jueves, 22 de noviembre de 2012

Vaccum Tube (II)

As I posted a month ago we started experiments with vacuum tubes. We decided to restore an old radio that has been part of our department since its foundation, back in the late sixties.  We had this radio with us and nobody knows when or where it came from. Our most senior technician, who join the department in 1972, says that when he started to work at the university the radio was already there. The radio is a 1960's vacuum tube receptor.
Eddystone 850-2
Our project was to restore this English brand radio. Wrongly, the first thing we did was to try to power it. Rapidly, we realized vacuum tubes were mess up. Along the years people had played with the tubes and they were located in wrong positions. Also, the radio lacked several tubes.

So, we tried another approach. We surfed the web and download its manual. We spend more than two days studying the manual. Also, we did a trip to visit people we thought they could keep vacuum tubes. We had no luck. The vacuum tubes were not possible to be found here in El Salvador.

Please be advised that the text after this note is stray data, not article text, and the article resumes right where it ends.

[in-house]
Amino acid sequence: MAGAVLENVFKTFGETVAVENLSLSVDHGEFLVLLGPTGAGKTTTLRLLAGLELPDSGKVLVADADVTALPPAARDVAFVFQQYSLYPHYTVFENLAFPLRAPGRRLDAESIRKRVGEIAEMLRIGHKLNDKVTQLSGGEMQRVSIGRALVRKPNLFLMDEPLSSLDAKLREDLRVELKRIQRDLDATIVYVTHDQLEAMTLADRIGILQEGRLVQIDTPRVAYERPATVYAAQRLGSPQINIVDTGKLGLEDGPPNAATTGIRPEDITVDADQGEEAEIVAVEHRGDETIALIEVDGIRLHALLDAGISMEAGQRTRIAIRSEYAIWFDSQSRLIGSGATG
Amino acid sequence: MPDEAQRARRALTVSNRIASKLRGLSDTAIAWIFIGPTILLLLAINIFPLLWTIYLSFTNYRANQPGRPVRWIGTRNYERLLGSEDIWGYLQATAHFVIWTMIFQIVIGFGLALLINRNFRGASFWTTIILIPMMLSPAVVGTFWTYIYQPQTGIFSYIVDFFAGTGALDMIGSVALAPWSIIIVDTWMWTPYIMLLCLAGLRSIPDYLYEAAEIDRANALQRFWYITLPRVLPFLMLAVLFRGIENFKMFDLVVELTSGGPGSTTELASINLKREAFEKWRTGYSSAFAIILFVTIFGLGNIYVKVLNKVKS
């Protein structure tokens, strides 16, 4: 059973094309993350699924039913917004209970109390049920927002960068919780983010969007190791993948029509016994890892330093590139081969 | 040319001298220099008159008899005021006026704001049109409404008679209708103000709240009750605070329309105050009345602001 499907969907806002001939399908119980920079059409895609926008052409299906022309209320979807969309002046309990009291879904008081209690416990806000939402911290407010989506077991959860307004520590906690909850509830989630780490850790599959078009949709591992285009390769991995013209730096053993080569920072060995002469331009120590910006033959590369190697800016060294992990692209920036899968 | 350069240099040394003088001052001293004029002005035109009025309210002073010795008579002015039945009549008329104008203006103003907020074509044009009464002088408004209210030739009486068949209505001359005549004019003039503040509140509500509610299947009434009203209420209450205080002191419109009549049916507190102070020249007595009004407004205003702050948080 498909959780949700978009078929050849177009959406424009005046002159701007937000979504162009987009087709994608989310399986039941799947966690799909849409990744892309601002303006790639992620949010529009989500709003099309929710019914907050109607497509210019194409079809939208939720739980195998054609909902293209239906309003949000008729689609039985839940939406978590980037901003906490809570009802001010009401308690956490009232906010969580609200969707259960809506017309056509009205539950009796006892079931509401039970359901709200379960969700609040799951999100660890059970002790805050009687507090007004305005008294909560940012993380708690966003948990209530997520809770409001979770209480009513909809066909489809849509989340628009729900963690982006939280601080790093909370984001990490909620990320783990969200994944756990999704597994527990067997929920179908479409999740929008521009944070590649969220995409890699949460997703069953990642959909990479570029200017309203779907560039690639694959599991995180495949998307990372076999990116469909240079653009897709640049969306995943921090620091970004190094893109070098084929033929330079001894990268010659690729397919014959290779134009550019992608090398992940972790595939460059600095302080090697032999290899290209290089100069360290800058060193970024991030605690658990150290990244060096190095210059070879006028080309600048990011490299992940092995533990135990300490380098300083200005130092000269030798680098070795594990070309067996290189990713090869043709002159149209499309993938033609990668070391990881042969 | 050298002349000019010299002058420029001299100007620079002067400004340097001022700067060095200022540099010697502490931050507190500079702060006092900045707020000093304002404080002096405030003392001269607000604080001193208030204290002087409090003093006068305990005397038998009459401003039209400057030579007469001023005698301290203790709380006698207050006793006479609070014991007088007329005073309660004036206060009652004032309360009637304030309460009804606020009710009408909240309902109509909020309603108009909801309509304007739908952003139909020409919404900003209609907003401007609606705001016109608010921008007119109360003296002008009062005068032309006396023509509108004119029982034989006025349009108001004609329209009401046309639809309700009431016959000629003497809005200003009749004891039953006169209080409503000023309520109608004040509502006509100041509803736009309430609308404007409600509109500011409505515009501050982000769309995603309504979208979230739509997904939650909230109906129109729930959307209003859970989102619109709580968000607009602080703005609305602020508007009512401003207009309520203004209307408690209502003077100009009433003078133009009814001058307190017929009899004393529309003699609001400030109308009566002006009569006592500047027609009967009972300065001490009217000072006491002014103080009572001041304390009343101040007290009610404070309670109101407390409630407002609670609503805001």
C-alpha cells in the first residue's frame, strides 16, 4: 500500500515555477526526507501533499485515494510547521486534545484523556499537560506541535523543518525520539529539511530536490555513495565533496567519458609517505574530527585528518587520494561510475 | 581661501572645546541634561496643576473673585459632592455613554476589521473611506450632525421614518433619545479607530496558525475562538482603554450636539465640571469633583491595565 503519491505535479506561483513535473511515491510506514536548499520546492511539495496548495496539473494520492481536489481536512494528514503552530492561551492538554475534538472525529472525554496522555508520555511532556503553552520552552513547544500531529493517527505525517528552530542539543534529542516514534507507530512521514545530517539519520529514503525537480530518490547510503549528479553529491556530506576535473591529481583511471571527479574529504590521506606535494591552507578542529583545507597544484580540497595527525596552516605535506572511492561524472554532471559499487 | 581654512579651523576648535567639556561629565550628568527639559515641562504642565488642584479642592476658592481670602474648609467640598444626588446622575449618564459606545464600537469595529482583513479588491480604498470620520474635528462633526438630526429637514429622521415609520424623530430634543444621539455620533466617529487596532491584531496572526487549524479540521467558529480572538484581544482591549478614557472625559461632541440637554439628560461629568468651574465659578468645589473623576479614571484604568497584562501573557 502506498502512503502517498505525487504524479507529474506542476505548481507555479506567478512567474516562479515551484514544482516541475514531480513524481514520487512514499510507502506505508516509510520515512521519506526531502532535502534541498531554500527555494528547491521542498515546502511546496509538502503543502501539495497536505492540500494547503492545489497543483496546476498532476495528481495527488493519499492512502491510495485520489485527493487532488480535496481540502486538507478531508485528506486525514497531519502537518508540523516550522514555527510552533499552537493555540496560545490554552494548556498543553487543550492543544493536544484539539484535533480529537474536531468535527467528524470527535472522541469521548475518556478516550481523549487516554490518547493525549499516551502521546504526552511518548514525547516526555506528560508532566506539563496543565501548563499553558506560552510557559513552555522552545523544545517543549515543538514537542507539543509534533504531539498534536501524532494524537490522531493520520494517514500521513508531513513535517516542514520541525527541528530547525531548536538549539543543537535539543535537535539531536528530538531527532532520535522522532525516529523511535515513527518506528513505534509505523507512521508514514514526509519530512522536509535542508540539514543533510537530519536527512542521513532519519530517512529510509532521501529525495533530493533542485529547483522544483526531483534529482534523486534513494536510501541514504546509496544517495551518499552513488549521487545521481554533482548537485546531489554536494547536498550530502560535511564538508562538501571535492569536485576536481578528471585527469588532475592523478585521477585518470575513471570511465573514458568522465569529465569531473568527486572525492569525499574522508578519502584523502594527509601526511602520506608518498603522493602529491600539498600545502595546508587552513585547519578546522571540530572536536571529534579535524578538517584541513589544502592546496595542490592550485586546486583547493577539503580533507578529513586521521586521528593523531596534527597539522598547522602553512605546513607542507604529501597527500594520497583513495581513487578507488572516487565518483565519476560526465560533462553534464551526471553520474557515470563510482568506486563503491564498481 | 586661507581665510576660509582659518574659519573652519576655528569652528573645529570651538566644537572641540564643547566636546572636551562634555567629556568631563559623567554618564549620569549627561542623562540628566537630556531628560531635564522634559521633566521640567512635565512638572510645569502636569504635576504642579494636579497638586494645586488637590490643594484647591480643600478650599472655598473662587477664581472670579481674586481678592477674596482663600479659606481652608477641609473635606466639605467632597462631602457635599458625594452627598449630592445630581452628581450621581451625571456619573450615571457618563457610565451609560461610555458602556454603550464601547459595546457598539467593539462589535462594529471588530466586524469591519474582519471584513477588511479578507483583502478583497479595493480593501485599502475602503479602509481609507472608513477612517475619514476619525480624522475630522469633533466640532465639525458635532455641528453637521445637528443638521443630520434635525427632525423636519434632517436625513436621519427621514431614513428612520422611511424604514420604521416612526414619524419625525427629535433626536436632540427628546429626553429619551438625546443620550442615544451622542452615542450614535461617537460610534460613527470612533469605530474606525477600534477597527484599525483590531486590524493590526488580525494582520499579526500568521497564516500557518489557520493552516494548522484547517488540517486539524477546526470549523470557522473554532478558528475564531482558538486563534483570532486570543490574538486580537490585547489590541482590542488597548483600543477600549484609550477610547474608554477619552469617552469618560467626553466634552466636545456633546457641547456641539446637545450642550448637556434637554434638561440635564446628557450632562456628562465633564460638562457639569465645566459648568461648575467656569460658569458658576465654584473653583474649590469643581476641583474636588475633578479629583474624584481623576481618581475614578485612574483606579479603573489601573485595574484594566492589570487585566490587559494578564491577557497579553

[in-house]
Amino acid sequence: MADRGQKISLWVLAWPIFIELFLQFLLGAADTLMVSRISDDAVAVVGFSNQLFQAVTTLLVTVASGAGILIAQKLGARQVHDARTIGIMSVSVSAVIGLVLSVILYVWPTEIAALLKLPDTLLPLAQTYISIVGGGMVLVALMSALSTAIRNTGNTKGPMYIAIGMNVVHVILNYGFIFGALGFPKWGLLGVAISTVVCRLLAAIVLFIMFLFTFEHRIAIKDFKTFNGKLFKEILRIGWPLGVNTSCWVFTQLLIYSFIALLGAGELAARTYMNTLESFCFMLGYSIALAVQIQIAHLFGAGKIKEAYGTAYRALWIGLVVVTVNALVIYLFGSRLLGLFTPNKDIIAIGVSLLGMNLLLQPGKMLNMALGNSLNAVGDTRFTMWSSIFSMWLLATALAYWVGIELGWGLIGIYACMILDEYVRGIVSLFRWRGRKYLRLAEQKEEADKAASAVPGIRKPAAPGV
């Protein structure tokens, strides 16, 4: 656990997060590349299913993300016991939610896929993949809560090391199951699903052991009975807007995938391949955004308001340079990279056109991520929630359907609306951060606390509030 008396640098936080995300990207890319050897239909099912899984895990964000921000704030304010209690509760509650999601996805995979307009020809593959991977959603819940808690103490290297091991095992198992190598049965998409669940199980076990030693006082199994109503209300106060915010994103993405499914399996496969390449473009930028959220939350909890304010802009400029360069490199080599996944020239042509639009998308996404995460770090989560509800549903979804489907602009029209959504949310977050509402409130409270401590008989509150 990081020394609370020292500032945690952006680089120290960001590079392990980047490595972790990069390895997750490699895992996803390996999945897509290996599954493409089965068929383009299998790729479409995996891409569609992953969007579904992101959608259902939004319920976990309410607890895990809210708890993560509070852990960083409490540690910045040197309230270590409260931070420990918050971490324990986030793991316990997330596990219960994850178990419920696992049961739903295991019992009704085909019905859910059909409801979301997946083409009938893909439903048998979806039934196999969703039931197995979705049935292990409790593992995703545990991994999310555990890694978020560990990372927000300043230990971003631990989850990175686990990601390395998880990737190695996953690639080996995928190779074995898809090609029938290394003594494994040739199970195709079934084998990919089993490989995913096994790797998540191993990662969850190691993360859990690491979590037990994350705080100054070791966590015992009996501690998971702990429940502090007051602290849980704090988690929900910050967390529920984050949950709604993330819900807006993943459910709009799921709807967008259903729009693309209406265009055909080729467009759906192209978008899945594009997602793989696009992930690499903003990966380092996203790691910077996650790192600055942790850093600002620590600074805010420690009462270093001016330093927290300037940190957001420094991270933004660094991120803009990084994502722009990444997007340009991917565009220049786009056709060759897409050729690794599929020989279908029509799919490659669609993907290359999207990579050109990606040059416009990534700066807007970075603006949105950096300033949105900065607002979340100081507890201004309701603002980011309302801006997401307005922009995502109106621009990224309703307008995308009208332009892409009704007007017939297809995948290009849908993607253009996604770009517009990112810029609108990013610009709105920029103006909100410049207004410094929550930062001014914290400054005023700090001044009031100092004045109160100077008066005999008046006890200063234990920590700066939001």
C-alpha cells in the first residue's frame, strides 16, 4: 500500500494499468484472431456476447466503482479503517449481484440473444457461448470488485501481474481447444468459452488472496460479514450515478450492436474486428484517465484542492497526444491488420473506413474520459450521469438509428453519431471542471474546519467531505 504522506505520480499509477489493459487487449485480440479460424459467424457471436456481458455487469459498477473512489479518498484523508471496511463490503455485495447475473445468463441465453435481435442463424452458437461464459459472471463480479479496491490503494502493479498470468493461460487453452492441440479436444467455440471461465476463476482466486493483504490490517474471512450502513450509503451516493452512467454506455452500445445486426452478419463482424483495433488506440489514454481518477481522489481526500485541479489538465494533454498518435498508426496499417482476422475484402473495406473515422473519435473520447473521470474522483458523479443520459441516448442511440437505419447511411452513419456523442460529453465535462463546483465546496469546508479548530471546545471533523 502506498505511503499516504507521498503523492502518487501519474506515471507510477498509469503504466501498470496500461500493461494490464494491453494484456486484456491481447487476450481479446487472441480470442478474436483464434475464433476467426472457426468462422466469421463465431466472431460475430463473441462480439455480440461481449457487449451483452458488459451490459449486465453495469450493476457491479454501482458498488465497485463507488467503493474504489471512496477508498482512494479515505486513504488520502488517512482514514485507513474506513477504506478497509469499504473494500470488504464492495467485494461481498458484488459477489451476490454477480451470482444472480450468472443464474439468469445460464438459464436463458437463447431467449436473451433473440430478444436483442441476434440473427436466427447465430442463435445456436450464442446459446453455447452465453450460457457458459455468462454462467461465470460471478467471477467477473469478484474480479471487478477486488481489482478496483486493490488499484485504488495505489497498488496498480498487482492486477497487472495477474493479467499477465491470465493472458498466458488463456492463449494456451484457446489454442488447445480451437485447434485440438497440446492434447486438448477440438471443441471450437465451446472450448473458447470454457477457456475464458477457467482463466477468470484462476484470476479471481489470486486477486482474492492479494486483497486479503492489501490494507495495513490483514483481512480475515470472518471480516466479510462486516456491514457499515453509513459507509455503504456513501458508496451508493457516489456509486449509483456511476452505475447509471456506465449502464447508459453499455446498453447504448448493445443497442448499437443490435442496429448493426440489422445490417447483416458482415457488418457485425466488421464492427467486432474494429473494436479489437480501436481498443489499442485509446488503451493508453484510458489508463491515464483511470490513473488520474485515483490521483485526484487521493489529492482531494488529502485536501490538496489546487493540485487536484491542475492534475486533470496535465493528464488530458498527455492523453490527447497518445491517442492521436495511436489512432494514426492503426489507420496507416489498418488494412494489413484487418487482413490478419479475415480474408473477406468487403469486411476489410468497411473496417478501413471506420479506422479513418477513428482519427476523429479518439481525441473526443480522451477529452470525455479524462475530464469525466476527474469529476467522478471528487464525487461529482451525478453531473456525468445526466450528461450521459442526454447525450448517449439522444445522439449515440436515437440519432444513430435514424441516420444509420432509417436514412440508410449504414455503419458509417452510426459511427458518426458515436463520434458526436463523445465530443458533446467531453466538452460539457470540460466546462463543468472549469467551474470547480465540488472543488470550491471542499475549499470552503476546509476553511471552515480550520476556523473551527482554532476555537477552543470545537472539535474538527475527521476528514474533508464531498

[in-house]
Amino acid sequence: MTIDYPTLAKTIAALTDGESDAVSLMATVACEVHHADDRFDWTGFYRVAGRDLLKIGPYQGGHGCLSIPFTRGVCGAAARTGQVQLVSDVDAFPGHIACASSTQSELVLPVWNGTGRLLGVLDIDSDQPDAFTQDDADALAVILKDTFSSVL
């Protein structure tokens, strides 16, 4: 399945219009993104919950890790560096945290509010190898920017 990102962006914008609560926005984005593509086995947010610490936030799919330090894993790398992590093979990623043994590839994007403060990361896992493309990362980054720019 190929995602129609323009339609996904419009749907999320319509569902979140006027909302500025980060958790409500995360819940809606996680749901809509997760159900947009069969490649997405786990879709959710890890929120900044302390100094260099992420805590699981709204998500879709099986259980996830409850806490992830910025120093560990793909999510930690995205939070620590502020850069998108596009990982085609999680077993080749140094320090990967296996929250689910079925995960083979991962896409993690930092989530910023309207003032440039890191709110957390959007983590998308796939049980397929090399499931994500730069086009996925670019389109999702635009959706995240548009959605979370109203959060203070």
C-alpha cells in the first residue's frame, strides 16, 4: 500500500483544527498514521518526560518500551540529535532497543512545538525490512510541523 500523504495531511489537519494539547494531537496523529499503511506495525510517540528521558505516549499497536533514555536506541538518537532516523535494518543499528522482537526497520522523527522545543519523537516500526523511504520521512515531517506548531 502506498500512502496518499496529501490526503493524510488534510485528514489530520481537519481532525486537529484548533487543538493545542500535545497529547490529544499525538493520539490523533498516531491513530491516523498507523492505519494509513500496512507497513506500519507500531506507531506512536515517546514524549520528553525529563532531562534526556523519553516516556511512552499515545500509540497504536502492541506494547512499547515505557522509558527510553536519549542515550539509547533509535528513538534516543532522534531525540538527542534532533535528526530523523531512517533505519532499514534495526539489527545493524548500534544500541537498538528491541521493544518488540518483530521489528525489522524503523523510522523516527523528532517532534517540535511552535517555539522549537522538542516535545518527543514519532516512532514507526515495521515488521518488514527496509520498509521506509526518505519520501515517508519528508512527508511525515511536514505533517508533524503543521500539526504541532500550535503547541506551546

The tube center
I decided that the only way to continue with our project was to buy them. I was lucky. A quick search took me to an American company located in Orlando, Florida. They had all of them but one. However they offered me an equivalent. So I purchase all of them (eleven tubes). In less than an hour I knew how much I had to pay; US$49.00 plus shipment. Below, I show the list:
  1.   6BA6 (CV454)       @ 4.00 = 12.00
  2.  6AJ8 (CV2128)           5.00
  3.  6AL5 (CV140)            3.00
  4.  6AU6 (CV2524)          3.00
  5.  6AT6 (CV452)            3.00
  6.  6AM5 (CV136)         10.00
  7.  6BE6 (CV453)             3.00
  8.  VR150/30(CV216)      4.00
  9.  5Z4G (CV1863) NOT AVAILABLE, ONLY 5Z4 METAL  6.00
It took three weeks to arrive. Last Friday I got them. However, the final price almost doubled. US$16.00 shipment, US$11.00 local taxes, and US$5.00 for a taxi trip.



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